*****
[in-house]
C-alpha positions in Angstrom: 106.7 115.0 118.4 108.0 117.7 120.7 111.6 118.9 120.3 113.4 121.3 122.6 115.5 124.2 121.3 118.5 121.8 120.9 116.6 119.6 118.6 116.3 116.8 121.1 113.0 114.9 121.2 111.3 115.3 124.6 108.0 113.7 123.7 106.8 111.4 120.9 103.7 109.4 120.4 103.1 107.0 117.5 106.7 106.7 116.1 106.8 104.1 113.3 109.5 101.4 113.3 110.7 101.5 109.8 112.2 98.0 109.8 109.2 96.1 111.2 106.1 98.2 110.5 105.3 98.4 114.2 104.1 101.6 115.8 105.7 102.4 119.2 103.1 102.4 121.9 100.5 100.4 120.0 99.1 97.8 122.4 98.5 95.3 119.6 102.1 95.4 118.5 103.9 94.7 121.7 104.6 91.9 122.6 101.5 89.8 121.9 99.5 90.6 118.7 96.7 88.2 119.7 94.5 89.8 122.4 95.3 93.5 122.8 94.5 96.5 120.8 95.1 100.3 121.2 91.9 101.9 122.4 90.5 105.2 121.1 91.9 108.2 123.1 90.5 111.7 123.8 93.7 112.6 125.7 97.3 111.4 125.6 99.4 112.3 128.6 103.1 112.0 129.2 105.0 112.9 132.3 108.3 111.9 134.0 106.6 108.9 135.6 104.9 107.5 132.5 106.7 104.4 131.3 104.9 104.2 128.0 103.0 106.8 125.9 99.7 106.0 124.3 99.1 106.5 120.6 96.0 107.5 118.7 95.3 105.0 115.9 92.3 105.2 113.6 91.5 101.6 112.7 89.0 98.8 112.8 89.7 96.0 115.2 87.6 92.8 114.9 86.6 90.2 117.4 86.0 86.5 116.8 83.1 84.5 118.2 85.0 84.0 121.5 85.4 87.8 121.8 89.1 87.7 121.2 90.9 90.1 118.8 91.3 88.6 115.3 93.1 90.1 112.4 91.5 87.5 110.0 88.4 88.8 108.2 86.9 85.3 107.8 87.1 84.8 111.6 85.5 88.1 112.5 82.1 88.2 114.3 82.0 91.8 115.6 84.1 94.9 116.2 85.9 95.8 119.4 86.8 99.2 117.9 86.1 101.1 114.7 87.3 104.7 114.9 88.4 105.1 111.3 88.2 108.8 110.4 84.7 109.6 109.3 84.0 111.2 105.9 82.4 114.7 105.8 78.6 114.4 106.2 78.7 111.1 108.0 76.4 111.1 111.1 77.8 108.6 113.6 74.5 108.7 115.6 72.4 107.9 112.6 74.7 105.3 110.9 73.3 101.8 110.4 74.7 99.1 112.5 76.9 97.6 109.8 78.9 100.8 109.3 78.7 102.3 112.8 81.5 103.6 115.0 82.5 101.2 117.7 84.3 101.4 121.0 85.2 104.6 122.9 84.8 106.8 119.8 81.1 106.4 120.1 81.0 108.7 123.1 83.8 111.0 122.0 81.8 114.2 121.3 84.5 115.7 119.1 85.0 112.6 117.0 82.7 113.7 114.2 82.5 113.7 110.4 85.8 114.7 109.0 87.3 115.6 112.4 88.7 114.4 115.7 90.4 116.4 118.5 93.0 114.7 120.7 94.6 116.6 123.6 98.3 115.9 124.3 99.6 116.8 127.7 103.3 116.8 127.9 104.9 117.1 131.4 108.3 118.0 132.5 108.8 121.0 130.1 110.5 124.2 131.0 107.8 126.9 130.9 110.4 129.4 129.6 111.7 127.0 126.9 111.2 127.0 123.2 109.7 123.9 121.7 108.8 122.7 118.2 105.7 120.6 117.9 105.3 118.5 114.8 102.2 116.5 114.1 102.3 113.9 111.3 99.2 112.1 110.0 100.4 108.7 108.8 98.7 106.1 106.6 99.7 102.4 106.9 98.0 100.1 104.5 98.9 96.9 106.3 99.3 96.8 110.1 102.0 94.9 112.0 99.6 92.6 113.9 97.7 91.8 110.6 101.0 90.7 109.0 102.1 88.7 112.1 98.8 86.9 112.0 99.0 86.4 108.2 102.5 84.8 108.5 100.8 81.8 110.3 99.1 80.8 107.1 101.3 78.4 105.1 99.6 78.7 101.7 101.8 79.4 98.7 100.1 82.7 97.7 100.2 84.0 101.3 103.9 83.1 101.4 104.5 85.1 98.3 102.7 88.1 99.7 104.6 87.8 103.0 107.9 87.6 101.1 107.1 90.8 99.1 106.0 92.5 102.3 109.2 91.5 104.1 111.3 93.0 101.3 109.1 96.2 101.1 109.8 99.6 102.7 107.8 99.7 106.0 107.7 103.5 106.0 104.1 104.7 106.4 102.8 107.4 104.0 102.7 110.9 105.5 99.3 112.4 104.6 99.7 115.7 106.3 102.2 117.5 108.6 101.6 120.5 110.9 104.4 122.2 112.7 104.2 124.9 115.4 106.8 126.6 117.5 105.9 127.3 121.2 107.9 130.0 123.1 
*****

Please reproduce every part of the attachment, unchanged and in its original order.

[in-house]
C-alpha positions in Angstrom: 106.7 115.0 118.4 108.0 117.7 120.7 111.6 118.9 120.3 113.4 121.3 122.6 115.5 124.2 121.3 118.5 121.8 120.9 116.6 119.6 118.6 116.3 116.8 121.1 113.0 114.9 121.2 111.3 115.3 124.6 108.0 113.7 123.7 106.8 111.4 120.9 103.7 109.4 120.4 103.1 107.0 117.5 106.7 106.7 116.1 106.8 104.1 113.3 109.5 101.4 113.3 110.7 101.5 109.8 112.2 98.0 109.8 109.2 96.1 111.2 106.1 98.2 110.5 105.3 98.4 114.2 104.1 101.6 115.8 105.7 102.4 119.2 103.1 102.4 121.9 100.5 100.4 120.0 99.1 97.8 122.4 98.5 95.3 119.6 102.1 95.4 118.5 103.9 94.7 121.7 104.6 91.9 122.6 101.5 89.8 121.9 99.5 90.6 118.7 96.7 88.2 119.7 94.5 89.8 122.4 95.3 93.5 122.8 94.5 96.5 120.8 95.1 100.3 121.2 91.9 101.9 122.4 90.5 105.2 121.1 91.9 108.2 123.1 90.5 111.7 123.8 93.7 112.6 125.7 97.3 111.4 125.6 99.4 112.3 128.6 103.1 112.0 129.2 105.0 112.9 132.3 108.3 111.9 134.0 106.6 108.9 135.6 104.9 107.5 132.5 106.7 104.4 131.3 104.9 104.2 128.0 103.0 106.8 125.9 99.7 106.0 124.3 99.1 106.5 120.6 96.0 107.5 118.7 95.3 105.0 115.9 92.3 105.2 113.6 91.5 101.6 112.7 89.0 98.8 112.8 89.7 96.0 115.2 87.6 92.8 114.9 86.6 90.2 117.4 86.0 86.5 116.8 83.1 84.5 118.2 85.0 84.0 121.5 85.4 87.8 121.8 89.1 87.7 121.2 90.9 90.1 118.8 91.3 88.6 115.3 93.1 90.1 112.4 91.5 87.5 110.0 88.4 88.8 108.2 86.9 85.3 107.8 87.1 84.8 111.6 85.5 88.1 112.5 82.1 88.2 114.3 82.0 91.8 115.6 84.1 94.9 116.2 85.9 95.8 119.4 86.8 99.2 117.9 86.1 101.1 114.7 87.3 104.7 114.9 88.4 105.1 111.3 88.2 108.8 110.4 84.7 109.6 109.3 84.0 111.2 105.9 82.4 114.7 105.8 78.6 114.4 106.2 78.7 111.1 108.0 76.4 111.1 111.1 77.8 108.6 113.6 74.5 108.7 115.6 72.4 107.9 112.6 74.7 105.3 110.9 73.3 101.8 110.4 74.7 99.1 112.5 76.9 97.6 109.8 78.9 100.8 109.3 78.7 102.3 112.8 81.5 103.6 115.0 82.5 101.2 117.7 84.3 101.4 121.0 85.2 104.6 122.9 84.8 106.8 119.8 81.1 106.4 120.1 81.0 108.7 123.1 83.8 111.0 122.0 81.8 114.2 121.3 84.5 115.7 119.1 85.0 112.6 117.0 82.7 113.7 114.2 82.5 113.7 110.4 85.8 114.7 109.0 87.3 115.6 112.4 88.7 114.4 115.7 90.4 116.4 118.5 93.0 114.7 120.7 94.6 116.6 123.6 98.3 115.9 124.3 99.6 116.8 127.7 103.3 116.8 127.9 104.9 117.1 131.4 108.3 118.0 132.5 108.8 121.0 130.1 110.5 124.2 131.0 107.8 126.9 130.9 110.4 129.4 129.6 111.7 127.0 126.9 111.2 127.0 123.2 109.7 123.9 121.7 108.8 122.7 118.2 105.7 120.6 117.9 105.3 118.5 114.8 102.2 116.5 114.1 102.3 113.9 111.3 99.2 112.1 110.0 100.4 108.7 108.8 98.7 106.1 106.6 99.7 102.4 106.9 98.0 100.1 104.5 98.9 96.9 106.3 99.3 96.8 110.1 102.0 94.9 112.0 99.6 92.6 113.9 97.7 91.8 110.6 101.0 90.7 109.0 102.1 88.7 112.1 98.8 86.9 112.0 99.0 86.4 108.2 102.5 84.8 108.5 100.8 81.8 110.3 99.1 80.8 107.1 101.3 78.4 105.1 99.6 78.7 101.7 101.8 79.4 98.7 100.1 82.7 97.7 100.2 84.0 101.3 103.9 83.1 101.4 104.5 85.1 98.3 102.7 88.1 99.7 104.6 87.8 103.0 107.9 87.6 101.1 107.1 90.8 99.1 106.0 92.5 102.3 109.2 91.5 104.1 111.3 93.0 101.3 109.1 96.2 101.1 109.8 99.6 102.7 107.8 99.7 106.0 107.7 103.5 106.0 104.1 104.7 106.4 102.8 107.4 104.0 102.7 110.9 105.5 99.3 112.4 104.6 99.7 115.7 106.3 102.2 117.5 108.6 101.6 120.5 110.9 104.4 122.2 112.7 104.2 124.9 115.4 106.8 126.6 117.5 105.9 127.3 121.2 107.9 130.0 123.1 